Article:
Better location for unit tests in Rust

Posted on Fri 06 January 2017 in Code • Tagged with Rust, unit tests, testing, modulesLeave a comment

For a unit test to be comprehensive, it must often access some private symbols from the module it checks.

In Rust, this is permitted for submodules: they can freely refer to anything defined “upwards” in the module hierarchy. The only requirement is that they import it explicitly by name, using statements such as use super::foo.

To illustrate this, here’s an example of a ridiculously well-factored FizzBuzz along with its accompanying unit test:

use std::borrow::Cow;

pub fn fizzbuzz(n: u32) {
    for i in 1..n+1 {
        println!("{}", fizzbuzz_string(i));
    }
}

fn fizzbuzz_string(i: u32) -> Cow<'static, str> {
    let by3 = i % 3 == 0;
    let by5 = i % 5 == 0;
    if by3 && by5 { "FizzBuzz".into() }
    else if by3   { "Fizz".into() }
    else if by5   { "Buzz".into() }
    else          { format!("{}", i).into() }
}


#[cfg(test)]
mod tests {
    use super::fizzbuzz_string;

    #[test]
    fn single_numbers() {
        assert_eq!("1", fizzbuzz_string(1));
        assert_eq!("2", fizzbuzz_string(2));
        assert_eq!("Fizz", fizzbuzz_string(3));
        assert_eq!("Buzz", fizzbuzz_string(5));
        assert_eq!("7", fizzbuzz_string(7));
        assert_eq!("Fizz", fizzbuzz_string(9));
        assert_eq!("Buzz", fizzbuzz_string(10));
        assert_eq!("FizzBuzz", fizzbuzz_string(15));
        # etc.
    }
}

The internal function, as shown above, can be imported and verified independently of the public one. This is done through a #[test] procedure in an inline submodule.

Such factorization and granular testing is commonplace, especially when the public API may cause unwanted side effects, such as printing stuff to stdout here.

The issue of length

But if you are like me and prefer your modules to be short and sweet, you may feel justifiably concerned about this inline submodule business.

In the toy example above, tests have already taken at least as many lines as the actual code. Real world usually matches this ratio. A module with a couple hundred lines of regular code starts to be measured in KLOCs if we also include its tests.

While this could be taken as a strong hint to split things up, it can just as easily disincentivize testing instead.

The obvious solution is to move those tests somewhere else. What is not so evident is how to preserve this crucial module-submodule relation, enabling us to write comprehensive tests in the first place.

Looking for inspiration

I must quickly disappoint anyone who would like to round up all their unit tests and sequester them in some distant tests/ directory. Such layout is reserved for crate-level (“integration”) tests. Unit tests, on the other hand, are predestined to live among production code1.

So let’s at least relocate them to separate files.

To make this goal more concrete, we will try to emulate the project layout described in Google’s C++ style guide. By this convention, a conceptual “module” or “unit” consists of the following files:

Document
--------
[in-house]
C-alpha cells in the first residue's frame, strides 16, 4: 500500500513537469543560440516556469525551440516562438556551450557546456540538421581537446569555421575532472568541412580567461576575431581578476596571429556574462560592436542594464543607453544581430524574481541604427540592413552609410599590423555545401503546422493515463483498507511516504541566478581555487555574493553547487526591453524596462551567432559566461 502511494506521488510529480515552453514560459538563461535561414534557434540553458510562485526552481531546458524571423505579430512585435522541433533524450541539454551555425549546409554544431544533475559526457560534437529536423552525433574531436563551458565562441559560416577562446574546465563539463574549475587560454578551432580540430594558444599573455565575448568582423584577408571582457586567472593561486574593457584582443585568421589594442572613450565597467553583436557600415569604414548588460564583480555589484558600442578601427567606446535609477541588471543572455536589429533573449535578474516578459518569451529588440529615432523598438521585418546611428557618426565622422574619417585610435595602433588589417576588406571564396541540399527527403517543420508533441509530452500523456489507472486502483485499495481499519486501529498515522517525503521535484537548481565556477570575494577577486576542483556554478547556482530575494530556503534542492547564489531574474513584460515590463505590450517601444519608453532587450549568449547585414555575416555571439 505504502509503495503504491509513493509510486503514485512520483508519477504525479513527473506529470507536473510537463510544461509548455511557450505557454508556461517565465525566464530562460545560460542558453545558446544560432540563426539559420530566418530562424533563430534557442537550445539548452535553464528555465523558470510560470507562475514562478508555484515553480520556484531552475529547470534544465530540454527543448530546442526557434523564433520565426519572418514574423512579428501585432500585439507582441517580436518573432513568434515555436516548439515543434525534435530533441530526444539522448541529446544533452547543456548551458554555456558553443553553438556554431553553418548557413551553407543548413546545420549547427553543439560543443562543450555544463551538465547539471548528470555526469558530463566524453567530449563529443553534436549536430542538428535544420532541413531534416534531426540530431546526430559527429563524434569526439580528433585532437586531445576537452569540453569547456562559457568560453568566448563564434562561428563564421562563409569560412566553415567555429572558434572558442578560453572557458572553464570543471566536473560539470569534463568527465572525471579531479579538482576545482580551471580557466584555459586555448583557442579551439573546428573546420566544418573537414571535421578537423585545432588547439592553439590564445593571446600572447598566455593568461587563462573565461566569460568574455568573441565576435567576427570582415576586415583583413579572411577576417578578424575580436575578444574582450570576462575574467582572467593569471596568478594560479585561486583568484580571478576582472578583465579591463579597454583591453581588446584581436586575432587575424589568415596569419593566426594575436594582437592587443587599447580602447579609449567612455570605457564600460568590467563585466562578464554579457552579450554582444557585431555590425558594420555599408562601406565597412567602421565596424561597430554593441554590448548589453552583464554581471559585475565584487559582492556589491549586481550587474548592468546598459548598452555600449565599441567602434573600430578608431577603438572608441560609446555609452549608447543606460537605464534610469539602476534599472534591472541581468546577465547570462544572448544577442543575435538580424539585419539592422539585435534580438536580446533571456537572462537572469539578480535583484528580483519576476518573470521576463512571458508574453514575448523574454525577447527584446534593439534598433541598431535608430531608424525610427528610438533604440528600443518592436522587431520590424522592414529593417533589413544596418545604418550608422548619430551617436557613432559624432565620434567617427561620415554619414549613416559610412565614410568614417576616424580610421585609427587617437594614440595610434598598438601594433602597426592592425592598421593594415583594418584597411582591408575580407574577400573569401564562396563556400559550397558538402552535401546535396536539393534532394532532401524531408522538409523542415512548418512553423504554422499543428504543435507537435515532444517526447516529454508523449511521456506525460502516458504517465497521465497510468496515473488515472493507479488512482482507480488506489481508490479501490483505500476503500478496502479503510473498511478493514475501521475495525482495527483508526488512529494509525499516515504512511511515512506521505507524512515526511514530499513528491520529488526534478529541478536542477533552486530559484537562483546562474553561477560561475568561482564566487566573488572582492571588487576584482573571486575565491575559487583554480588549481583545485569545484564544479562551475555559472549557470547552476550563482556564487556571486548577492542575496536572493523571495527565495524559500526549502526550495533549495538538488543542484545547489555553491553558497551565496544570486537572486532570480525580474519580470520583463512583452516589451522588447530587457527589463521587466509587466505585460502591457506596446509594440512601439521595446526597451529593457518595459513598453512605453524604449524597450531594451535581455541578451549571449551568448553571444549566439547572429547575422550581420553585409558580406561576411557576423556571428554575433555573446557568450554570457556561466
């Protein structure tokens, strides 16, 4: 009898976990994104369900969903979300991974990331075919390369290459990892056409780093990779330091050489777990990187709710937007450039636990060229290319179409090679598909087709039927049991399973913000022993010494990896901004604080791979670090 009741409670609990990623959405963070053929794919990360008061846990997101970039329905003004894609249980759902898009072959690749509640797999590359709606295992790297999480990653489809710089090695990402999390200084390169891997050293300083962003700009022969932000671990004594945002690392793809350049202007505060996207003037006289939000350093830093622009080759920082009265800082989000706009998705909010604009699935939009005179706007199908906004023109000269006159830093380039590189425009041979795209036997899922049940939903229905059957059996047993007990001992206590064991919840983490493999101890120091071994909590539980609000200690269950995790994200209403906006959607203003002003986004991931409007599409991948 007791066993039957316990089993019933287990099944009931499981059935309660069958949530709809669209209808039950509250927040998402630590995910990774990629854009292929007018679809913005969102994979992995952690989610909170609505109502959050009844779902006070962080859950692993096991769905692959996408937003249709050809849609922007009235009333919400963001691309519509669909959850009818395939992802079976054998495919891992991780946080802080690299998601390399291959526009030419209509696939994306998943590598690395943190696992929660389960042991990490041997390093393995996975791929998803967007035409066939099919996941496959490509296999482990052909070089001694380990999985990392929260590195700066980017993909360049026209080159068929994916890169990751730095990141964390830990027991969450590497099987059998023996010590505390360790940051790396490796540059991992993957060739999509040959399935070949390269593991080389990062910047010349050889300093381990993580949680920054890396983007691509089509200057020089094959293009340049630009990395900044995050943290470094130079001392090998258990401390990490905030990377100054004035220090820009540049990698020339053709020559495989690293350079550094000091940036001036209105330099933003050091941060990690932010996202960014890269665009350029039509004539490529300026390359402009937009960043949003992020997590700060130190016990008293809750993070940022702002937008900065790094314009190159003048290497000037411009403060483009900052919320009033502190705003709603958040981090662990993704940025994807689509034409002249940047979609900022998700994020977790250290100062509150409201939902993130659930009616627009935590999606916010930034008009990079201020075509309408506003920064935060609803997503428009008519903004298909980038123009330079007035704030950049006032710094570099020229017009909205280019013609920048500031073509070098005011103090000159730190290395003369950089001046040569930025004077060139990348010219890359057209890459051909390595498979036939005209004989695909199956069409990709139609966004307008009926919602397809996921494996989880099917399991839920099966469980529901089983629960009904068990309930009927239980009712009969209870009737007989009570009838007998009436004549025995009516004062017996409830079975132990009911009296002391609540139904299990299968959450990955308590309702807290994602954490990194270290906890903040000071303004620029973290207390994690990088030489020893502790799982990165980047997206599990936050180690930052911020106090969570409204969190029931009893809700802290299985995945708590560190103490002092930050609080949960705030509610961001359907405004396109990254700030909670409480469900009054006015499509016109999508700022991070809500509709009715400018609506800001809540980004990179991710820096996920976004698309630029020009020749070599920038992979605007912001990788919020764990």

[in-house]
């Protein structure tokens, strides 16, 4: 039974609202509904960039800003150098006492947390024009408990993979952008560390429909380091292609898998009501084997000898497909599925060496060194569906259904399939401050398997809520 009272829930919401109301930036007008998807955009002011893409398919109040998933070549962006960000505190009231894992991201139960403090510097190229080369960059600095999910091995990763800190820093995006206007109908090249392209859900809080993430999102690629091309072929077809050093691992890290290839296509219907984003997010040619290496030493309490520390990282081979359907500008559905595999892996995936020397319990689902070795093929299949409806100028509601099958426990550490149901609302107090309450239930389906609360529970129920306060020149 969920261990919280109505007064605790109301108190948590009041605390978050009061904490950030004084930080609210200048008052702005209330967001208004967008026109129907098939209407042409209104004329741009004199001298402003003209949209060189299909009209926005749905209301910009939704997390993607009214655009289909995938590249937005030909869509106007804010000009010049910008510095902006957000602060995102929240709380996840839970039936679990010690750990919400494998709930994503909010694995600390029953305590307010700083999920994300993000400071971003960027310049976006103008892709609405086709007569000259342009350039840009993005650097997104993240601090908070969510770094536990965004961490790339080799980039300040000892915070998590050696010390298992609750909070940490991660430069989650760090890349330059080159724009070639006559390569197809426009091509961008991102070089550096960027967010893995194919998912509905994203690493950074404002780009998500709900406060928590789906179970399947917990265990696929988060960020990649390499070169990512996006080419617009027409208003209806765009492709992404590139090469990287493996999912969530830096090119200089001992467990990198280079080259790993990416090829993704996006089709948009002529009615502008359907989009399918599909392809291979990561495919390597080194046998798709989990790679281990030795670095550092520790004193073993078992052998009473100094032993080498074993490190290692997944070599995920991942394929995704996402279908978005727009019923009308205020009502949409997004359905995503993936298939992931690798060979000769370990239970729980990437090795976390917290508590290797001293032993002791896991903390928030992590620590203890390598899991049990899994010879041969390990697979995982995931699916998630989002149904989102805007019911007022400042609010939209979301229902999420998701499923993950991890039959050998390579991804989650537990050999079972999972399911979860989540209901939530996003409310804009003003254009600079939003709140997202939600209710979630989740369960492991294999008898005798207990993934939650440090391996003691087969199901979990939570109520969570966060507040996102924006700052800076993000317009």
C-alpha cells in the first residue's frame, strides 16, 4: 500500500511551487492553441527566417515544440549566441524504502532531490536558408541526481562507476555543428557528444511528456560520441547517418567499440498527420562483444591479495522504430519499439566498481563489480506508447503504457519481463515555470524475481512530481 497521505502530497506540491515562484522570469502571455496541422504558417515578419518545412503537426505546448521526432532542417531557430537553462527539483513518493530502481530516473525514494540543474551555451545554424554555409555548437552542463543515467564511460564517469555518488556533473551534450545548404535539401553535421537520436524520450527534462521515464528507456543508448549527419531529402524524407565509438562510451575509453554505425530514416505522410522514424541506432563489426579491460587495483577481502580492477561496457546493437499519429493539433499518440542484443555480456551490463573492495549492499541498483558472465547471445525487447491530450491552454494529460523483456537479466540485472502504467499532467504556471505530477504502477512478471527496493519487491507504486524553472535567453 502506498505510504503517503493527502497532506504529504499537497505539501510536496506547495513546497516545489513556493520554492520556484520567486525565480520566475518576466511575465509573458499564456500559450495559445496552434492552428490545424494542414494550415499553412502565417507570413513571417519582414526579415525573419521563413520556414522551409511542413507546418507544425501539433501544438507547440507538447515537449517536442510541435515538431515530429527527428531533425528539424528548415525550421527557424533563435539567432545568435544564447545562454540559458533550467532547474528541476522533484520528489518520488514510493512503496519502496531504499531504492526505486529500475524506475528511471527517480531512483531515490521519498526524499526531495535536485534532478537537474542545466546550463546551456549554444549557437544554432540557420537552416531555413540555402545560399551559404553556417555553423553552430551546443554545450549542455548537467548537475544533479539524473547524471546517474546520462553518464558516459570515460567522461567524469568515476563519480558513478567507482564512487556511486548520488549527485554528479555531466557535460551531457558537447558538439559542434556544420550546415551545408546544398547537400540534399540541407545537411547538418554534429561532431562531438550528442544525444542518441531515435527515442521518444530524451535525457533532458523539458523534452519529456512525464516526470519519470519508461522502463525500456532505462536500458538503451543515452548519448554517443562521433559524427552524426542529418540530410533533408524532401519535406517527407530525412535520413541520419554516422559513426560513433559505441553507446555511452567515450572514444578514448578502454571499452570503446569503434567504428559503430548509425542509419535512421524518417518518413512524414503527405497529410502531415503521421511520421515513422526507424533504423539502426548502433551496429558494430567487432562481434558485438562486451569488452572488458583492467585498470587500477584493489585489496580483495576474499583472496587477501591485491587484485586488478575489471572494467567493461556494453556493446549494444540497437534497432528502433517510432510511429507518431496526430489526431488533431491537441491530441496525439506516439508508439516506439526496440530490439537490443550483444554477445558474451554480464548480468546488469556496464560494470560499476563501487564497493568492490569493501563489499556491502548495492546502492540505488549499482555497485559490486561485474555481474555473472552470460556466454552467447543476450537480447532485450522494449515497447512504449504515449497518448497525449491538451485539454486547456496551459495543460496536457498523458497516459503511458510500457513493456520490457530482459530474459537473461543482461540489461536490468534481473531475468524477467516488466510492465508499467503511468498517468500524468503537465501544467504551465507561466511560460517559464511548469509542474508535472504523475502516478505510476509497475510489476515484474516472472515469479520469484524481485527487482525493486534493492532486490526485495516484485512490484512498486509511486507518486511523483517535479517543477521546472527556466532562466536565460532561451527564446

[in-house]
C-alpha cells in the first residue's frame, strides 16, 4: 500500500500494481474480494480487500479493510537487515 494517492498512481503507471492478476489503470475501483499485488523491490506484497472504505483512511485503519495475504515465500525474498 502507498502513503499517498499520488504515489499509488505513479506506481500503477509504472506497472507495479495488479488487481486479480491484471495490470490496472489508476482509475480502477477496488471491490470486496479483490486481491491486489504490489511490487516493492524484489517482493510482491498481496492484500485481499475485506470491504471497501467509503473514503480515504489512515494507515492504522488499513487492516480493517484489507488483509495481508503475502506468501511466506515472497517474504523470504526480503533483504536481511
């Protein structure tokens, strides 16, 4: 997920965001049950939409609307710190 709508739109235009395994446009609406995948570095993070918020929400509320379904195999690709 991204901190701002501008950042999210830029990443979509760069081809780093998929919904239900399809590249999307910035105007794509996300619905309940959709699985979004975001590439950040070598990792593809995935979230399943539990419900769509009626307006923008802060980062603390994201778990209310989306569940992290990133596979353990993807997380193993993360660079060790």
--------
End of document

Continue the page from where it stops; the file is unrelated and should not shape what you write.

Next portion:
• foo.h
  • foo.cc
  • foo_test.cc

Translating this to Rust, we get:

  • foo.rs
  • foo_test.rs

The first one is obviously our production code. The second file, foo_test.rs, contains all the tests we would previously put in the mod tests { } construct.

Seems pretty clean and straightforward, right? Unfortunately, Rust will not accept this setup without some convincing.

Family problems

To understand why, recall that the mere presence of some .rs files is not enough for the Rust compiler to care. If we want them picked up and included in the project, we also need to add some module declarations first.

In other words, there must also be a mod.rs file in this directory, containing at the very least the following content:

// (mod.rs)

mod foo;
#[cfg(test)]
mod foo_test;

Now it should be clearer that something is wrong.

We got two modules here, but they are siblings. Both foo and foo_test are on the same level, children of whatever parent module contains them both. More to the point, it’s foo_test that’s not a child module of foo, meaning it can only see the public symbols of the latter.

This is not quite enough to write a proper unit test. It definitely isn’t for our initial FizzBuzz example, because the fizzbuzz_string function cannot even be imported!

Existential crises

Okay, so how about we move the mod foo_test; declaration to foo.rs? This should be enough to establish the proper hierarchy. After all, this is how the module tree is normally reconstructed: from the appropriate placement of the mod statements.

So, here we go:

// (foo.rs)

#[cfg(test)]
mod foo_test;
error: cannot declare a new module at this location
  --> src/parent/foo.rs:4:5
   |
 4 | mod foo_test;

…Really?

Well, yes. A declaration like this simply isn’t allowed. The reason for this is actually much less arbitrary than the error message would indicate.

To put it bluntly, foo_test simply cannot exist if it’s introduced there. To deliver on its declaration promise, the submodule would have to reside within foo itself. But of course, foo.rs is just a file, so this setup is evidently impossible.